Science in Literature: The Laboratory

In honour of British Science Week, we’ve been looking at where science and literature collide. While the two may seem poles apart, literature is in fact saturated with experiments, dissections, potions and ‘hocus pocus.’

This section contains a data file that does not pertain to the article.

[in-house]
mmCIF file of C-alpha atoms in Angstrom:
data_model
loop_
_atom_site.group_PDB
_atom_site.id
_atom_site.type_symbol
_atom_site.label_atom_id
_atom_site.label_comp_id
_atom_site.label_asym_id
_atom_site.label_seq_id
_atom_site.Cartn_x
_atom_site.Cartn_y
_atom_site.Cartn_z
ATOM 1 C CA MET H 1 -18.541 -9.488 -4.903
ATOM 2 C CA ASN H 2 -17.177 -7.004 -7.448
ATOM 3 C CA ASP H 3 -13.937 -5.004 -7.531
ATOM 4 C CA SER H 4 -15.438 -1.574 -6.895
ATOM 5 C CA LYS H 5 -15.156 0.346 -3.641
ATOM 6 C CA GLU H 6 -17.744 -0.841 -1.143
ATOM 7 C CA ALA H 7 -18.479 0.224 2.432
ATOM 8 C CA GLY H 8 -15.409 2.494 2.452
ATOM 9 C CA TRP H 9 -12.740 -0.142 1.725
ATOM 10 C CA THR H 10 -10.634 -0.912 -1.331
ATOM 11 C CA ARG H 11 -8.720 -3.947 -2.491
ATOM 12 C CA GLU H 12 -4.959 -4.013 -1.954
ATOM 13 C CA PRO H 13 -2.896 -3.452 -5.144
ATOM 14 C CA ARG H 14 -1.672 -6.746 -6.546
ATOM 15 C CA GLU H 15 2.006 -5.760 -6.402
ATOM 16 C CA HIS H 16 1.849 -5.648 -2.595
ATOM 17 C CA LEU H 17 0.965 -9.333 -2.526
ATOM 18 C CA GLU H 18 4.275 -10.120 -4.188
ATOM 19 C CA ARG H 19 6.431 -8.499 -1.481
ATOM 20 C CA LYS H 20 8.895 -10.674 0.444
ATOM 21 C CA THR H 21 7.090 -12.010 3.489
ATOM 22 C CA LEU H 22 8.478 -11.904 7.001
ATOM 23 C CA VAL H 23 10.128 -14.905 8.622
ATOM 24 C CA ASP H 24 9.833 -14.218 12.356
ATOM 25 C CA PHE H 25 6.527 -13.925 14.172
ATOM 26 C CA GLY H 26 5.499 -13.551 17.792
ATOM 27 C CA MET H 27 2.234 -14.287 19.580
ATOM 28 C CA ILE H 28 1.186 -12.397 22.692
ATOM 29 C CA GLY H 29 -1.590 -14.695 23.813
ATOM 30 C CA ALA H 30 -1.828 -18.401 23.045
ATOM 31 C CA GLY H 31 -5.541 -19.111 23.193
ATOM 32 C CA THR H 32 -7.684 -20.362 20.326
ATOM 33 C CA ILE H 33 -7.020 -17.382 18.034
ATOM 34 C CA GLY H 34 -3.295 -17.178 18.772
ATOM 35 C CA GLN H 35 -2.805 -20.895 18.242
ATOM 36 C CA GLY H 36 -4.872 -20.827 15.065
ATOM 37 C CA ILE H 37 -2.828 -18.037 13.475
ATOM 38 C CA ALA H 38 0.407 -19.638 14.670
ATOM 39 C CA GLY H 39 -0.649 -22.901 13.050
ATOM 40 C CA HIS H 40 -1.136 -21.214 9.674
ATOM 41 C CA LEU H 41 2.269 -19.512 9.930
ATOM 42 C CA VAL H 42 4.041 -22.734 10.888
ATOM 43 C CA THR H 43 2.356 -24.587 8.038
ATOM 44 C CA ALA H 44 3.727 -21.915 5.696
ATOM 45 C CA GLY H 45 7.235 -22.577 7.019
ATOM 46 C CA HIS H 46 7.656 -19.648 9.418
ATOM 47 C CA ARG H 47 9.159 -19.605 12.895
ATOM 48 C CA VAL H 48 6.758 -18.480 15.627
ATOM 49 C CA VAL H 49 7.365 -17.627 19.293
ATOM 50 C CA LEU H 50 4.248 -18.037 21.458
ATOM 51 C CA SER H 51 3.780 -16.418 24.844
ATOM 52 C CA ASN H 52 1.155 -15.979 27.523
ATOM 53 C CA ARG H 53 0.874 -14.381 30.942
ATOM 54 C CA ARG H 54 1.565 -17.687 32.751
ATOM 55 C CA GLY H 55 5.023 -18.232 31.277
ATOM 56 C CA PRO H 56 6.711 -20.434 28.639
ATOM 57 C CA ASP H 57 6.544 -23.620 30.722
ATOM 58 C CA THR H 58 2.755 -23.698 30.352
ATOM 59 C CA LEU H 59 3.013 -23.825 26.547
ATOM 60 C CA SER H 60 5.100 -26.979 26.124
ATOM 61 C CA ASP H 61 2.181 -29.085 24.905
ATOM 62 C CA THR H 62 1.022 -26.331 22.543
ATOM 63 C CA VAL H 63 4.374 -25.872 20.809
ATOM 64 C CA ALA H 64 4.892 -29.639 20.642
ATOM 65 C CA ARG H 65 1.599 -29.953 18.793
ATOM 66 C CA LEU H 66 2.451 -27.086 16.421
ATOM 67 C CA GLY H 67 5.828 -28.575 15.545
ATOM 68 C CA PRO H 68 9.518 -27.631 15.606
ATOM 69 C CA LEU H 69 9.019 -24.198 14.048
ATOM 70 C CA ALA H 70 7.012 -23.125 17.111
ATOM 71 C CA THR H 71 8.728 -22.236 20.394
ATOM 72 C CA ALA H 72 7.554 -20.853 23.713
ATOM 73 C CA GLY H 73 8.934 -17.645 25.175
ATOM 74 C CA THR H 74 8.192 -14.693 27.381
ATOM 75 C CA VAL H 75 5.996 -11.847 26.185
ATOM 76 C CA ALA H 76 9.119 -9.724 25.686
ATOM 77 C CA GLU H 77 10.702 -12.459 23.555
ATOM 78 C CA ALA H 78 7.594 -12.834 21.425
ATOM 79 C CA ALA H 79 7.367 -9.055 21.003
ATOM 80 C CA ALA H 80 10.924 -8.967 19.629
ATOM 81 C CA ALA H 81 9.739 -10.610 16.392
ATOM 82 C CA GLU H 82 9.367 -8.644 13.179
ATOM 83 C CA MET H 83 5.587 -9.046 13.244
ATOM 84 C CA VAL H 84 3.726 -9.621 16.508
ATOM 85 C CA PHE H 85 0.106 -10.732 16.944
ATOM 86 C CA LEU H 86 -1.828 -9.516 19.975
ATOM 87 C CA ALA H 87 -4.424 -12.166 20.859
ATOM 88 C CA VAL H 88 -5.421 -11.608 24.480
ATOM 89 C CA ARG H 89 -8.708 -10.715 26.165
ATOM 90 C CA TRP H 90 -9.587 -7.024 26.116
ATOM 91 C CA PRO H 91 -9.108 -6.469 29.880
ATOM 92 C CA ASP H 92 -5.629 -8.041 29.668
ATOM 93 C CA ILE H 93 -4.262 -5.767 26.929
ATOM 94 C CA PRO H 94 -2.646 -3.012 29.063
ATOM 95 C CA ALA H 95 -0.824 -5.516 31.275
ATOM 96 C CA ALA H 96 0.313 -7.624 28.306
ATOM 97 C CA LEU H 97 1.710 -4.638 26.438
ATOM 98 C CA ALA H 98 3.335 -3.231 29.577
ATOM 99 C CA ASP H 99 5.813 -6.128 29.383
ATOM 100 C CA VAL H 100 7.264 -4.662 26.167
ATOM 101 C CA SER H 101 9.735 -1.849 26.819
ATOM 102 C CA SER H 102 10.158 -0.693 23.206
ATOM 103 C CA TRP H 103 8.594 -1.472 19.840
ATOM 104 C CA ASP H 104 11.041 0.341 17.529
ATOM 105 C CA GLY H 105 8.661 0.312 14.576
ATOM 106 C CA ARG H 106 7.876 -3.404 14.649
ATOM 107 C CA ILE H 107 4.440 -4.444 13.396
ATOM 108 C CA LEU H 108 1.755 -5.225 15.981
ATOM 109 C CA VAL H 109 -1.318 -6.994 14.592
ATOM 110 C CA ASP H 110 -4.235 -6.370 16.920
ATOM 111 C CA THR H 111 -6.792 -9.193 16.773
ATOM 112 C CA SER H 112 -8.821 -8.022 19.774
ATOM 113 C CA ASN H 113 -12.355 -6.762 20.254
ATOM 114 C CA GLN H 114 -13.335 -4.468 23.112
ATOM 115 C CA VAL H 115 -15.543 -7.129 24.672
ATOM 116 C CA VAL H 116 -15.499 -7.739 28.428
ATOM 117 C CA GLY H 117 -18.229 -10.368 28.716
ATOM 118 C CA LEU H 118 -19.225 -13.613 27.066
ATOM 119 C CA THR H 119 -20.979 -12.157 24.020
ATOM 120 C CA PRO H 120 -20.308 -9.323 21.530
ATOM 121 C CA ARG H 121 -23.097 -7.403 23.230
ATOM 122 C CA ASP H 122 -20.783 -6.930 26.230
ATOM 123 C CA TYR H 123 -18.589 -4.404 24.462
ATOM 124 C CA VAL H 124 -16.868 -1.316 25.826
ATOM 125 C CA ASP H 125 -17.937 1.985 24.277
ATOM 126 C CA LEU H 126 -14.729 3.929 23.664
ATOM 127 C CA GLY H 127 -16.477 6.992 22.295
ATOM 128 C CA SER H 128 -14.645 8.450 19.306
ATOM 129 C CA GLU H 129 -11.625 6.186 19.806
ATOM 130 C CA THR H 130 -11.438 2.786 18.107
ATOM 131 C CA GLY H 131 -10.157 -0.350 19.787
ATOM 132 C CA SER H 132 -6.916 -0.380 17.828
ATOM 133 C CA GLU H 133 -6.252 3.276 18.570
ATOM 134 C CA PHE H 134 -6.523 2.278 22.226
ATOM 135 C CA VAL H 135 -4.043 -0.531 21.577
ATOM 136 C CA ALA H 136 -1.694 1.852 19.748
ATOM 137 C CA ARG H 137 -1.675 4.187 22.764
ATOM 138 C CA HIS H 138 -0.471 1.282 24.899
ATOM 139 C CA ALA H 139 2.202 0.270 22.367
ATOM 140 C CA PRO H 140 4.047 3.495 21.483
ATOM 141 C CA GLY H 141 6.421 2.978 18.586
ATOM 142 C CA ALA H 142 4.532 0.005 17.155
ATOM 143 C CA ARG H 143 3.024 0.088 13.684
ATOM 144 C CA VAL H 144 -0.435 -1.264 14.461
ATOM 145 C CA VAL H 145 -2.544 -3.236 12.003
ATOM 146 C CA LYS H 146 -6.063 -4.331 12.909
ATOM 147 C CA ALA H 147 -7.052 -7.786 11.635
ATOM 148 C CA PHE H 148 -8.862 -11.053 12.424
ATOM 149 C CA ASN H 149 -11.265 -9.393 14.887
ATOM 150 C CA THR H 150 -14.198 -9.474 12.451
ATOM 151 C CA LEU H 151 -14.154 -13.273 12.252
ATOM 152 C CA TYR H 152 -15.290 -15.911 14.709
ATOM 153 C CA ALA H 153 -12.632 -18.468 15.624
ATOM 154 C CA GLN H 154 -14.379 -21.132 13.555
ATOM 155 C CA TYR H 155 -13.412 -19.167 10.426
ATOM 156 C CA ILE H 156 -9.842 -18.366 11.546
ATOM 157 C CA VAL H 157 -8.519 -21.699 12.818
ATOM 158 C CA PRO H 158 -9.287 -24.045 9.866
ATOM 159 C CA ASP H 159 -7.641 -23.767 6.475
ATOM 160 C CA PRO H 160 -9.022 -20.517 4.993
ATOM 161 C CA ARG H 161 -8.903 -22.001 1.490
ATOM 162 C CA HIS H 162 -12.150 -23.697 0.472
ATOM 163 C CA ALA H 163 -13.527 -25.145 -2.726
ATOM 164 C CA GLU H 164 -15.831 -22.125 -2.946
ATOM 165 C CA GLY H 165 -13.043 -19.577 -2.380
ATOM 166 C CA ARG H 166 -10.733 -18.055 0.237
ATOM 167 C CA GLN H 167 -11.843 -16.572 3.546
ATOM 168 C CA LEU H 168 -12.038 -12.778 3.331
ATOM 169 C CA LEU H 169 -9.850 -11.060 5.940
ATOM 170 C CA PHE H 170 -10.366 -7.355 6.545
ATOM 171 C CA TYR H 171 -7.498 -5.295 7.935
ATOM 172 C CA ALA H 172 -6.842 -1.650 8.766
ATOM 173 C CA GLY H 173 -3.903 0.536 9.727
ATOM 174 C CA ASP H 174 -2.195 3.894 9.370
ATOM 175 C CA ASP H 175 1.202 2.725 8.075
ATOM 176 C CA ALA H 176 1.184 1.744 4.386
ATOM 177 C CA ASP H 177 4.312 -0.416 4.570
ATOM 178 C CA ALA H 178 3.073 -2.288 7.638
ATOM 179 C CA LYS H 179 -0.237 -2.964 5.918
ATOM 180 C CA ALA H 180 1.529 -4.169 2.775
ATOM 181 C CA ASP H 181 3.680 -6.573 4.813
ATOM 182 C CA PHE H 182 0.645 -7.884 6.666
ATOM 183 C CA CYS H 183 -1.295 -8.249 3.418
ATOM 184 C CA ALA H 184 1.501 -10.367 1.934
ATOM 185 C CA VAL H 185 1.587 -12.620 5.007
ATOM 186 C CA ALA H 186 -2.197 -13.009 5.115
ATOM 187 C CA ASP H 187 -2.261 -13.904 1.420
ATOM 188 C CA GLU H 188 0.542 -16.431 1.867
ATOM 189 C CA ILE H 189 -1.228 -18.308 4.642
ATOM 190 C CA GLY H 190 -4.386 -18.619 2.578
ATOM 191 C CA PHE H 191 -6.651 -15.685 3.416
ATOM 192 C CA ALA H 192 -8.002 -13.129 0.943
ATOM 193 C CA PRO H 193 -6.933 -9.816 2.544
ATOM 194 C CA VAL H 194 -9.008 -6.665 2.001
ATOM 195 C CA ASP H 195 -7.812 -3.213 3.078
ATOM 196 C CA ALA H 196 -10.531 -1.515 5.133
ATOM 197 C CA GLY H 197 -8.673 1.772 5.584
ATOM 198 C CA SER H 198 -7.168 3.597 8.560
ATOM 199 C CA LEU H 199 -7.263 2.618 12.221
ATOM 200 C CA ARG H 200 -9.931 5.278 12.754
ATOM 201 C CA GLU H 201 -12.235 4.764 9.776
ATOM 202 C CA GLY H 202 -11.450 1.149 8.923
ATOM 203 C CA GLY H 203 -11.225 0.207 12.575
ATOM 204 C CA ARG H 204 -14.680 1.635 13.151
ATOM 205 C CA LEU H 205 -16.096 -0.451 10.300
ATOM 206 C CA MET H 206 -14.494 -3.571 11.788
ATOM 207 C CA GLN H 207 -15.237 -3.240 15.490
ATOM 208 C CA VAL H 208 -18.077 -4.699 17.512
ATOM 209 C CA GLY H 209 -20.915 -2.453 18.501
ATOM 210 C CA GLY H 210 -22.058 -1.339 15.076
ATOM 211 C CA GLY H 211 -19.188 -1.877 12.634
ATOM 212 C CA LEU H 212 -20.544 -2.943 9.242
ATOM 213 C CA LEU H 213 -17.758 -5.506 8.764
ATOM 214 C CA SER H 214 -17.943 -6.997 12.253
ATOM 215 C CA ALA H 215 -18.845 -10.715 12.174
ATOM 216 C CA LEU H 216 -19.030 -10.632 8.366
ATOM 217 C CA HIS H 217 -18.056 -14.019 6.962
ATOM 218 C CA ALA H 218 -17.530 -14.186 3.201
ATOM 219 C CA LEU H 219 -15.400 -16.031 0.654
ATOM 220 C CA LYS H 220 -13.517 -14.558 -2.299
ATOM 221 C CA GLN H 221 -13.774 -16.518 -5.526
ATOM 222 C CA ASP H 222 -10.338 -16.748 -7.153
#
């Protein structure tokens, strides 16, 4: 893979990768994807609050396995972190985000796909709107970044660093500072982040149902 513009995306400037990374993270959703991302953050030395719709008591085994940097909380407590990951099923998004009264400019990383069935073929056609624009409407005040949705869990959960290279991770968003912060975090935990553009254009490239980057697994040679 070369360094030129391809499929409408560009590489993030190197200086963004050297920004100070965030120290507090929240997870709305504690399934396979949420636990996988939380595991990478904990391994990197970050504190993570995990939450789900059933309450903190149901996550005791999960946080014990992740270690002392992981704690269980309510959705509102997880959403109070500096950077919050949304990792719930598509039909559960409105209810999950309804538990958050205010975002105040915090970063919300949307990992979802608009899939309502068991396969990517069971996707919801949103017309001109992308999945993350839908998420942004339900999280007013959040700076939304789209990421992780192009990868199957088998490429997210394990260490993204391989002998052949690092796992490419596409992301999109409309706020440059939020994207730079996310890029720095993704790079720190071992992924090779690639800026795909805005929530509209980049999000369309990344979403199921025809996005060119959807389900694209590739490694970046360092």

Our first example is Robert Browning’s 1844 dramatic monologue ‘The Laboratory’, in which a woman addresses an apothecary as he mixes the poison with which she will kill her romantic rivals in the royal court. The speaker is based on Madame de Brinvilliers, a 17th Century French noblewoman, who poisoned many of her male relations. Incidentally, after being arrested, she claimed, ‘Half the people of quality are involved in this sort of thing, and I could ruin them if I were to talk.’

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